British private served with Glamorgan Yeomanry in GB, 1916-1917; served with Welch Regiment on Western Front, 1917-1918; served with provisional companies in GB,1918-1919; served as officer's servant with North Russian Expeditionary Force, 1919. Met Lloyd George whilst on duty at Folkestone, Kent, 1919; served as NCO in Holinwood Coy, Oldham Bn, Home Guard, 1940-1945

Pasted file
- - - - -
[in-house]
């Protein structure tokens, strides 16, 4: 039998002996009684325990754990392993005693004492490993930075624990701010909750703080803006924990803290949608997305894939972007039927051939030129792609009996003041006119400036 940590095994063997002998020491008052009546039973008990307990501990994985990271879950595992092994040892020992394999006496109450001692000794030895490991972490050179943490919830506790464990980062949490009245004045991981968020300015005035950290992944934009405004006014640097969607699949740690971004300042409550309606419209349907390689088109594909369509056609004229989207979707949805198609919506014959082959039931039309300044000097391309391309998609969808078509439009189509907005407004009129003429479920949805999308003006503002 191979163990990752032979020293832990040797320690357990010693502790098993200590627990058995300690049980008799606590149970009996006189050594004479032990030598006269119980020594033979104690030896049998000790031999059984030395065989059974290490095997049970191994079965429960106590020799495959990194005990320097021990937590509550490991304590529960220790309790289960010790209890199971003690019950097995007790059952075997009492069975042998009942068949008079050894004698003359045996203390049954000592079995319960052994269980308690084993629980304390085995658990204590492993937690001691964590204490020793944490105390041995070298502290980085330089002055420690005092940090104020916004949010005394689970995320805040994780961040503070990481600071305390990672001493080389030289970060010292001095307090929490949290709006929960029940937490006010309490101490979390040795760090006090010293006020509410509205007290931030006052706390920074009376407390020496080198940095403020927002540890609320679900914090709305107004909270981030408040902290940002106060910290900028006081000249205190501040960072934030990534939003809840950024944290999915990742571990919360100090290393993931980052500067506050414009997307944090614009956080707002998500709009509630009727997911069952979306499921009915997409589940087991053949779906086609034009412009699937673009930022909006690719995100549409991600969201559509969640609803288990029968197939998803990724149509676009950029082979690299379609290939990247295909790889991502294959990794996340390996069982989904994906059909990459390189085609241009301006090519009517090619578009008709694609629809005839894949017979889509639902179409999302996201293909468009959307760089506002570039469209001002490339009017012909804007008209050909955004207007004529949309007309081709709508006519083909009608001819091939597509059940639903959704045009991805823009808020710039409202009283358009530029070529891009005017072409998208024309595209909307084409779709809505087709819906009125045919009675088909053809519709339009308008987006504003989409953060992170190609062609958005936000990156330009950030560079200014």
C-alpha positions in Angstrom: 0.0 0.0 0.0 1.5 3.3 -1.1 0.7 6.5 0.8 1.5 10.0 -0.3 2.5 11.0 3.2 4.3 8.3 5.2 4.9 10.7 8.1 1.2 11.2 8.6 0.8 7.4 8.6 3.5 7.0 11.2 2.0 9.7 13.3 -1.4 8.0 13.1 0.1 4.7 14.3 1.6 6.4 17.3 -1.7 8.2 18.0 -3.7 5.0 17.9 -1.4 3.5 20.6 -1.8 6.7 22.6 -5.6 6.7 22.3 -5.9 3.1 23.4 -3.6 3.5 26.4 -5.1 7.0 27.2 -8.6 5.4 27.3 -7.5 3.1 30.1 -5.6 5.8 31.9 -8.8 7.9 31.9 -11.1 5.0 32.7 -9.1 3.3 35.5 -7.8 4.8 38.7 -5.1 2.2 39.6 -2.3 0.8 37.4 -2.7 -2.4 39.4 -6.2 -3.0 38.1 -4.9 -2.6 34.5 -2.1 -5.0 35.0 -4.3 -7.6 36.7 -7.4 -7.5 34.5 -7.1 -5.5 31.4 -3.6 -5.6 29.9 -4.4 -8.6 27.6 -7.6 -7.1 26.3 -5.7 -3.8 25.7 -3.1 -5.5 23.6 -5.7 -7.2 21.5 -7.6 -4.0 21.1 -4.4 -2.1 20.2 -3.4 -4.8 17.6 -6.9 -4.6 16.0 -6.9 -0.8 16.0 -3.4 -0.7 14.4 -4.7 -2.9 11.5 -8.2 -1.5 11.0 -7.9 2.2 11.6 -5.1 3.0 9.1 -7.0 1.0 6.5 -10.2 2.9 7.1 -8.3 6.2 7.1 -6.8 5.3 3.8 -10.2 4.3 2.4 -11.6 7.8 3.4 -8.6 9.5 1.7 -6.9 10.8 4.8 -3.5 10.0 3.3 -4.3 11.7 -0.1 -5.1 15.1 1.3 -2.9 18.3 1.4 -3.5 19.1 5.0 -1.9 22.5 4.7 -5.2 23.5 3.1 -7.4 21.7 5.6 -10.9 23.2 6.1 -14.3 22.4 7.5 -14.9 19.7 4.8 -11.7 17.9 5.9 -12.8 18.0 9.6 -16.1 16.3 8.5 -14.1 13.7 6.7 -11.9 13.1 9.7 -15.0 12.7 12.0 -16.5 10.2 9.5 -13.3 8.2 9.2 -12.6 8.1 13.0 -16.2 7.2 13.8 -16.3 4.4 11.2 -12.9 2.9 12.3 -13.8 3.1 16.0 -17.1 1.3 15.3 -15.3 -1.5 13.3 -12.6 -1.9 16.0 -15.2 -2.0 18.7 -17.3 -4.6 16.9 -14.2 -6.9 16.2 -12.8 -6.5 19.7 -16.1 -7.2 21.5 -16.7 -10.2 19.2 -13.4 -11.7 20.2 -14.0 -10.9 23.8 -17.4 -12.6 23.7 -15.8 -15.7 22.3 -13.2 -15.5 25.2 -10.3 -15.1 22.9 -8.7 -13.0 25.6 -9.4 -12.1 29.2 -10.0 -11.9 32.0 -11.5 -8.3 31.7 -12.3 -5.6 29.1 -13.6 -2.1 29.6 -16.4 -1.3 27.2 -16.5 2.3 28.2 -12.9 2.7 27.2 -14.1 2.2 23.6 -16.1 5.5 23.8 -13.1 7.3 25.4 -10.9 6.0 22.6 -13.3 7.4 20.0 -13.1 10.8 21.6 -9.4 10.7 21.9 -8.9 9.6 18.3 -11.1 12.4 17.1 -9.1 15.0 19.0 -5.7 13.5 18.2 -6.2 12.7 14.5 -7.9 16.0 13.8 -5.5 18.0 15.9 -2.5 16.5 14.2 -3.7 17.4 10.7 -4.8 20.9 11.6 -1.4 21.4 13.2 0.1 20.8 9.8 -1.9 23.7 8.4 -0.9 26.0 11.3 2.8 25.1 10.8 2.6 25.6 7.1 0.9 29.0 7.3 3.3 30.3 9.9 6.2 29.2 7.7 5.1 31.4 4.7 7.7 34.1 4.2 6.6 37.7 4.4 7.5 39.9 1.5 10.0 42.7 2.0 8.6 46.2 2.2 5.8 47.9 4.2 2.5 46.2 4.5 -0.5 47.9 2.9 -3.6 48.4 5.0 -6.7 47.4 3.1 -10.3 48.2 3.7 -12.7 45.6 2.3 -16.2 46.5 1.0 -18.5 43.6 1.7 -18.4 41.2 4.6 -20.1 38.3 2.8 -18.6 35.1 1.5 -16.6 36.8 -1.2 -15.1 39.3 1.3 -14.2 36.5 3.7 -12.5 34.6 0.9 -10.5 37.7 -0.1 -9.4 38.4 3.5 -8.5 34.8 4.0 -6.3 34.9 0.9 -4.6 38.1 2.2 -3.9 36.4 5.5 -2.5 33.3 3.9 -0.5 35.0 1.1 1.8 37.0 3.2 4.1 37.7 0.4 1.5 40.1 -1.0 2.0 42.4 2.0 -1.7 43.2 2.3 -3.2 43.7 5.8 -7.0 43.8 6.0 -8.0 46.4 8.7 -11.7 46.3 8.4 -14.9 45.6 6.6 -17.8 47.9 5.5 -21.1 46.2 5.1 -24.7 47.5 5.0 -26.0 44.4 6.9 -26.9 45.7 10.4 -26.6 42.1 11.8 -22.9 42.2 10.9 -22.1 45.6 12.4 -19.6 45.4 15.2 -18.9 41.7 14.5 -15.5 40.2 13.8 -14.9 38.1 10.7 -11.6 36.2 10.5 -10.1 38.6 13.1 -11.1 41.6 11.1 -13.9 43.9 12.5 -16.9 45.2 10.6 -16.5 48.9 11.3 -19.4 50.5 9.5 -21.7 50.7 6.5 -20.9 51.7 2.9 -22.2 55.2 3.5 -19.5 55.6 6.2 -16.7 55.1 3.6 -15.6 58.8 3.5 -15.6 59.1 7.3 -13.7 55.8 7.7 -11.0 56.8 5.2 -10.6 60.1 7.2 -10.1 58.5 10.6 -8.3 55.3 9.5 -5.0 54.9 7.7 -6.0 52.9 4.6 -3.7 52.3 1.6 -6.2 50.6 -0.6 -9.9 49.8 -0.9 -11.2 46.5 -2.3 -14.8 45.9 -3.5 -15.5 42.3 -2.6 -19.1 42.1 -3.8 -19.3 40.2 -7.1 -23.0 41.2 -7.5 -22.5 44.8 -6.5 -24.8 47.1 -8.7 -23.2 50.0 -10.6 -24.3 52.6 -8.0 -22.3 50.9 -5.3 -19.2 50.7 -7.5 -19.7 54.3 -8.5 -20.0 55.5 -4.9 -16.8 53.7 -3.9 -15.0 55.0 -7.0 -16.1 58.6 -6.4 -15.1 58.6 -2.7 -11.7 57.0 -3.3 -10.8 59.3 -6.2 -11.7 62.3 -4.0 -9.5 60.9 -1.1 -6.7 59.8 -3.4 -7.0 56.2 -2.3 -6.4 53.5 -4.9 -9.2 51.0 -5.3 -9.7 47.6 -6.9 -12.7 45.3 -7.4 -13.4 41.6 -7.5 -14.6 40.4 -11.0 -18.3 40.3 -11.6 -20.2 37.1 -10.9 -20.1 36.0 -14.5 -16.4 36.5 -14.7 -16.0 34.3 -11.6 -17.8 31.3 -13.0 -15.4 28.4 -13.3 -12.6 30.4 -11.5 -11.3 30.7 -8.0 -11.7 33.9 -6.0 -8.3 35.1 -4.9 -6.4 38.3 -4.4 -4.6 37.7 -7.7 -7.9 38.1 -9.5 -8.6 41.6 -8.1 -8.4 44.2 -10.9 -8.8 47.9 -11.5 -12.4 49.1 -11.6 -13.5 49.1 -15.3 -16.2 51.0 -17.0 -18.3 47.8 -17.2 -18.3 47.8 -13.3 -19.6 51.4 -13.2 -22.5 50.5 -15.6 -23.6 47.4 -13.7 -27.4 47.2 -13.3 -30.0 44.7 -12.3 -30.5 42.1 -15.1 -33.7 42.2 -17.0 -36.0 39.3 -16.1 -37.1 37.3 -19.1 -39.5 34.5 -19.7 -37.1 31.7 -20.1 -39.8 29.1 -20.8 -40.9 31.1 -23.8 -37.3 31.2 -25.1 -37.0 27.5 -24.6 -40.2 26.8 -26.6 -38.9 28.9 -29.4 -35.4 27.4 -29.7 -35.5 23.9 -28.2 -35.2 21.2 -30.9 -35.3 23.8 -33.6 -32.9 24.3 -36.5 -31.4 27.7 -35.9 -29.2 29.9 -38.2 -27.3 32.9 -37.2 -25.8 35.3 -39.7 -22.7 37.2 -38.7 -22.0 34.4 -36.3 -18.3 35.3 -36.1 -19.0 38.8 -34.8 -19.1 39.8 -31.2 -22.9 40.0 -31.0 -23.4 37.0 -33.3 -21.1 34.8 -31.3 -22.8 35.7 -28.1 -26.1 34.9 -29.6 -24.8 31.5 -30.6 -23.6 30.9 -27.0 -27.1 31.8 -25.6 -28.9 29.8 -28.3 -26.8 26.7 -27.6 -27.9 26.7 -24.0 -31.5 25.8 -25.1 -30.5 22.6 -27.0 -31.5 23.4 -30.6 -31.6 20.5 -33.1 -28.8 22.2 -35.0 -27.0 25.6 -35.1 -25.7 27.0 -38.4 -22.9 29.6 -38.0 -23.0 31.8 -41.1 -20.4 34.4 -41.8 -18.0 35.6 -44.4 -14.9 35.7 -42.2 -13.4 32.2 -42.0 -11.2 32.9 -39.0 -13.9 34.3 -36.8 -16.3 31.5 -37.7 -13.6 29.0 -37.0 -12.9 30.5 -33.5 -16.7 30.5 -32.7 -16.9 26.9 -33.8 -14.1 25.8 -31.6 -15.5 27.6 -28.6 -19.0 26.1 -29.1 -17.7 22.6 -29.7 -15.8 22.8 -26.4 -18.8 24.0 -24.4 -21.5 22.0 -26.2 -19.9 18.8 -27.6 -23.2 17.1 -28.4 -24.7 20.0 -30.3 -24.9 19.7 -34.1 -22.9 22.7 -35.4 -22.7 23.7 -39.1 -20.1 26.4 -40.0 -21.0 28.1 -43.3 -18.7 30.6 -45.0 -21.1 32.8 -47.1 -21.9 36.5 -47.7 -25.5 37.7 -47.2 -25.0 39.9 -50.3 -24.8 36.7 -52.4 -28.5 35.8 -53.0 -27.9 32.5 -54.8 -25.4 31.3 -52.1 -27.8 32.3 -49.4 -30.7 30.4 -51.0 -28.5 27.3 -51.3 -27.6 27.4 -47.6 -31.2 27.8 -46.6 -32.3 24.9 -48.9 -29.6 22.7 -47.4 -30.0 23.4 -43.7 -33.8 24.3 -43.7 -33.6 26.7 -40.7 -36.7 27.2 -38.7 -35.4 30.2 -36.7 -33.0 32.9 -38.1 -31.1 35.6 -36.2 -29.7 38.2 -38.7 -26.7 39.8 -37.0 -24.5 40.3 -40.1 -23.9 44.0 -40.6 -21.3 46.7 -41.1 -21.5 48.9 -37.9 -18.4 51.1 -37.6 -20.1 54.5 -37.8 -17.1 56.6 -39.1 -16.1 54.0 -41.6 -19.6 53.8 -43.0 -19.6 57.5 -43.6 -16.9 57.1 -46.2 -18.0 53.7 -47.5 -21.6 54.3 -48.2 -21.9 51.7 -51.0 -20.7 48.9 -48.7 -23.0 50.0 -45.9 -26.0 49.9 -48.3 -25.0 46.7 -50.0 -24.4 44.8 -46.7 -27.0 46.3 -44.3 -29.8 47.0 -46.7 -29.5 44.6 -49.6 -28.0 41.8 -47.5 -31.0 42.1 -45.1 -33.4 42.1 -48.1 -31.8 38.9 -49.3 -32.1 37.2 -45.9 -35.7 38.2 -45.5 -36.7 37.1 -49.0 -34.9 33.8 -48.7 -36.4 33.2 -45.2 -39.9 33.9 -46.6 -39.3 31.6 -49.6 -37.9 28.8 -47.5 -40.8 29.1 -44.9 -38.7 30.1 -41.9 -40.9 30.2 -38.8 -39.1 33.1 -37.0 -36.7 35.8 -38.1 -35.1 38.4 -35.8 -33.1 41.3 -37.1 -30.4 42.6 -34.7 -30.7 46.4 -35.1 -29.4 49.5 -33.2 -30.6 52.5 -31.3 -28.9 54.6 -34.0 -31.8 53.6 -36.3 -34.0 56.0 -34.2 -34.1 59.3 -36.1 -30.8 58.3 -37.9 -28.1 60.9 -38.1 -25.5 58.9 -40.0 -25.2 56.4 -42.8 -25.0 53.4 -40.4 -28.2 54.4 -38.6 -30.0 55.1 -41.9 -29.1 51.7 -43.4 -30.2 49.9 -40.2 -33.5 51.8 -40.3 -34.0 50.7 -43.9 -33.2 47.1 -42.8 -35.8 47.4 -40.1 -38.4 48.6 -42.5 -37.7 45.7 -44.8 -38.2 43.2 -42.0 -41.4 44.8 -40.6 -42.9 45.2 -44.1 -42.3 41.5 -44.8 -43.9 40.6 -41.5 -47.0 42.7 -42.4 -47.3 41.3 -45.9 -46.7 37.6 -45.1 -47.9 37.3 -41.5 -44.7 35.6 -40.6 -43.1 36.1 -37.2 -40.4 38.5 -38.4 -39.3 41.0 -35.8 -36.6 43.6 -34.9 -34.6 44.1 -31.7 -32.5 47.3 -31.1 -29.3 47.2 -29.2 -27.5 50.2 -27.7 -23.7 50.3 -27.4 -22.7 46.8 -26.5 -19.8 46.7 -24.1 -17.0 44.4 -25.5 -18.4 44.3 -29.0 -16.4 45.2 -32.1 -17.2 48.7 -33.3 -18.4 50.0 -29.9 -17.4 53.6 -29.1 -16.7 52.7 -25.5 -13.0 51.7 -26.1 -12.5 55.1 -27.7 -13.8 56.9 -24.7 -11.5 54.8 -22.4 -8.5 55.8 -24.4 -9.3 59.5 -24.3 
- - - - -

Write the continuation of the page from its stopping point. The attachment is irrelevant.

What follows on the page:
REEL 1 Recollections of background in Hollinwood, Oldham, 1898-1914: family circumstances; Primitive Methodist and Sunday School activities; education; work as half time piercer at Urban Twist Cotton Mill, 1910-1911; recreations based on Sunday School; Boy Scouts and Boys Brigade activities; reasons for avoiding working in coal mining. Recollections of work as piercer at Durban Cotton Mill, Hollinwood, 1911-1916: initial status as learner; pay; factory conditions. REEL 2 Continues: factory conditions; trade union activities and strike over pay; system of morning 'knocker up' and importance of punctuality; meal breaks; latrines; fire precautions; promotion system; processing stages in spinning of cotton; skills of cotton spinners; reactions to outbreak of war, 4/8/1914; pre-war reputation of regular soldiers and mother's reaction to brother's initial attempt to enlist; attacks on German shops and attitude to German manufactured goods; promotion opportunities on mass enlistment of mill workers into army, 1914; initial drop in orders and production prior to increase in military orders, 1915; falling standards of production. REEL 3 Continues: successful introduction of women into spinning department; origins of women workers; relationship with women workers; increased pay; continued recruitment of mill workers into local units; question of joining up. Review of effects of war on Taylor family, 1914-1919: recruitment of brother Albert Taylor to 7th Bn, East Lancashire Regt; pay allowance from Albert to family; story of Albert's first leave, 1915, including reception from family and community, method of delousing uniform, his souvenirs and news of conditions on Western Front; nature of letter and parcel contact with Albert; recruitment of brother Jack Taylor and his service at Gallipoli with Royal Naval Division, 1915; question of impact on mother of receipt of 10 War Office telegrams relating to sons' various wounds and story of how Albert was reported missing in action, 1918 and his subsequent return having been POW, 1919; death of mother with influenza, 1919; reaction to prospect of conscription, 1916. REEL 4 Recruitment procedure, ca 8/1916: attestation; kitting out at Ladysmith Barracks, Ashton; punishment for exchanging outsize uniform with brother Albert Taylor; kit. Recollection of conditions of service and lifestyle with Training Reserve Bn at Prees Heath, ca 8/1916-11/1916: size of camp; one legged soldier; hut accommodation and beds; stealing coal for stove; role of hut orderlies; kit inspections; question of stealing; relationship with ORs including question of bullying and story of recruit from wealthy background whose parents intervened to secure his transfer as officer to Royal Flying Corps and his subsequent death; food rations; drill; route marches. REEL 5 Continues: rifle training including firing on range and method of cleaning; bayonet training; instructors and their methods; tactical exercises; relationship with instructors and officers; recreations; relationship with civilians. REEL 6 Recollections of period with 2/1st Glamorgan Yeomanry at Wrentham and Beccles, ca 11/1916: over-crowded tent accommodation and effects of storm at Wrentham; pay; cigarette smoking and drinking habits; weekly budget for pay; issue of bicycles as cyclist unit; bicycle route marches; hut accommodation at Beccles; hand and rifle grenade training. REEL 7 Continues: Lewis gun training including stripping mechanism, role of team numbers, method of firing and weigh of ammunition; gas mask training; trench digging; tactical training and methods of attack; infantry nature of training; training role of unit; relationship with Welsh soldiers and reaction to them speaking Welsh; opinion of Colonel Marsham and regimental sergeant major; selection as trumpeter and trumpet calls; preparations for guard duty and competition for 'stick'. REEL 8 Continues: story illustrating RSM's attitude to ORs; relationship with NCOs; training role of unit; relationship with civilians. Journey with draft to Boulogne, France, ca 8/1917: reaction to send off at Beccles railway station; view of gun flashes from Folkestone and story illustrating personal morale during crossing English Channel; march to St Martins' camp; role of drafting officer; advice from veterans. Posting to 1st Bn Bn, Welch Regt in Somme area, ca 8/1917-9/1917: conditions on train journey; early lice problem; reception; relationship with Welsh troops. REEL 9 Continues: move into line; reconnaissance patrols; wiring parties; limited perspective; attack of influenza; inspection for VD. Period in hospital, ca 9/1917. Period at Infantry Base Depot, Etaples, ca 9/1917: German air raids and close escape from bombing; training in 'bull ring'; opinion of instructors and military police; story of meeting friend; draft back to unit. Recollections of conditions of service, lifestyle and daily routine in Somme area, ca 9/1917-3/1918: nature of trenches and strong points; barbed wire. REEL 10 Continues: nature of dugouts; ration parties and food rations; water supply; rum ration; cigarette ration; tobacco ration and smoking pipe; ammunition supply; uniform; question of washing and shaving; absence of latrines; waste disposal; lice problem. REEL 11 Continues: rat problem; corpses; effects of weather; trench feet and use of whale oil; state of health; stand to; rifle cleaning and breech cover; conversations and question of relationship between South and North Wales ORs; question of superstitions; sentry duties and use of periscope; relationship with NCOs and officers; sentry duty in pairs; Verey lights and importance of remaining still when caught in No Mans Land; crescendos of fire caused by nervous sentries; German shellfire; story of German fixed rifle sniping in village. REEL 12 Continues: story of German fixed rifle sniping in village; reaction to German machine gun fire; question of staying awake on night sentry duty; wiring parties; minor leg wound during successful attack by German patrol on wiring party; medical treatment of wound at casualty clearing station; reconnaissance and fighting patrols including question of NCOs not going far into No Mans Land and over enthusiastic soldier on patrol; German mustard gas shells; gas masks; personal morale; question of shell shock cases; periods in support and reserve lines; rest periods including cleaning uniform and refusal to cheer George V whilst on route march. REEL 13 Continues: rest periods including refusal to cheer George V whilst on route march and subsequent photograph published in Daily Mail, cleaning uniform, profitability of bingo, running games after being given set of cards by wounded soldier and question of spending profits, crown and anchor, brag and pitch and toss gambling games, relay races, canteens, visits to estaminets and letter and parcel contact with GB. REEL 14 Continues: rest periods including letter contact with GB, emotional reaction to receiving letter breaking up relationship with woman in Oldham and story of subsequently meeting her when wounded, parcel contents, question of censorship of letters and consequent repetitive format employed, relationship with French civilians and question of visiting brothels; GB leave including question of civilian awareness of conditions on Western Front, visit to former Sunday School and question of return to front; telegram notification on being wounded; patrols; personal morale prior to attack on German line, ca 1917. REEL 15 Continues: attack on German line, ca 1917, including personal morale, advance across No Mans Land, use of hand grenades to clear German front line dugouts and consolidation; special friend; situation following German offensive, 3/1918; view of artillery unit retreating across canal bridge; makeshift units formed to hold line; re-organisation; beginning of advance. Recollections of attack in Merville sector, Bethune area, 1918: situation; attack in sections across No Mans Land under German machine gun fire; death of friend; story of being wounded by German shell in hand whilst getting out of shell hole. REEL 16 Continues: state of hand and field dressing; close escape from advancing British troops; amputation of finger and medical treatment at regimental aid post. Medical treatment and evacuation to GB, 1918: scene at casualty clearing station and chloroform anaesthetic prior to operation; period at Wimeroux hospital. Recollections of medical treatment in GB, 1918: ; question of official policy of sending wounded to hospitals distant from home town; sleeping in padded cell in hospital at St Albans; period at Summerdown Convalescent Camp, Eastbourne; question of return to active service; visit from mother; reactions to loss of kit. Posting to Provisional Companies and period as guard at various German POW Camps, 1918. REEL 17 Continues: German POW working parties on farms; story of dispute with farmers over feeding arrangements for guards; story illustrating relationship with German POWs; story of escorting party of German POWs by train to segregated camp for recaltricant German POWs at Stafford; German POWs working parties at lumber camps; story of being invited to tea by Rudyard Kipling and recites 'If'. REEL 18 Continues: reaction to meeting Kipling and question of effects of loss of his son; Armistice celebrations, 11/11/1918; delay in repatriating POWs; question of demobilisation. Various aspects of period as officer's servant on mission to disengage North Russian Expeditionary Force at Murmansk, Russia, 1919: seasickness during voyage out; story of meeting friend at Murmansk; relationship with White Russians; evacuation and seasickness during voyage back. Period on passport control at Folkestone1919: duties inspecting passports and visas; story of speaking to Prime Minister Lloyd George on his return with British Delegation from Peace Conference, ca 7/1919. REEL 19 Continues: story of speaking to Prime Minister Lloyd George on his return with British Delegation from Peace Conference, ca 7/1919; reception of party of Australians under death sentence. Demobilisation from Prees Heath, 1919: issue of suit; award of pension for loss of finger; photograph of three brothers in uniform; story of going for drink with father. Post-war career: brother Albert's problems in adjusting to civilian lifestyle. Work as packer at Durban Cotton Mill; story of buying house with sitting tenant and consequent delay before moving in, 1922; death of mother and question of effect of war. REEL 20 Recollections of service with Hollinwood Coy, Oldham Bn, Local Defence Volunteers/Home Guard, 5/1940-: signing on at Hollinwood Council School; issue of LDV armband; question of appointment of officers; stories illustrating nature of recruits; state of civilian morale; speed of recruitment; uniforms; issue of various rifle types, question of effect of hand wound on shooting ability and shooting course on rifle range; regular instructors at drill nights; aircraft recognition course and difference in sound of German and British aero-engines; change of title to Home Guard; anti-sabotage patrols; digging trenches on Oldham Moors; story of discovering illegally slaughtered cows in moor quarry. REEL 21 Continues: nature of trenches dug on Oldham Moors; fatal accident digging trenches; night guard duties on various important local installations and amenities fund to provide food for guards; daily routine; question of volunteers dropping out of Home Guard; parades; role organising war fund raising events with local concert party from Pay Corps in local cinema; promotion to corporal; role acting as 'enemy' in exercise to simulate German attack on Manchester; country exercises; impact of Churchill's wartime speeches; civilian attitude to Churchill during visit to Oldham during General Election in 1945. REEL 22 Continues: civilian attitude to Churchill during visit to Oldham during General Election in 1945 and his subsequent refusal to accept award from townspeople; attitude to Labour government; nature of Home Guard platoons based on workplaces; German air raids including role of Home Guard and Air Raid Precautions unit and effects of German bomb fracturing main gas supply pipe; value of Home Guard service. Review of administrative and refereeing wartime football activities. Story illustrating enthusiastic reception of first local wounded soldier Sergeant Sam Pearson on his return from Western Front, 1914.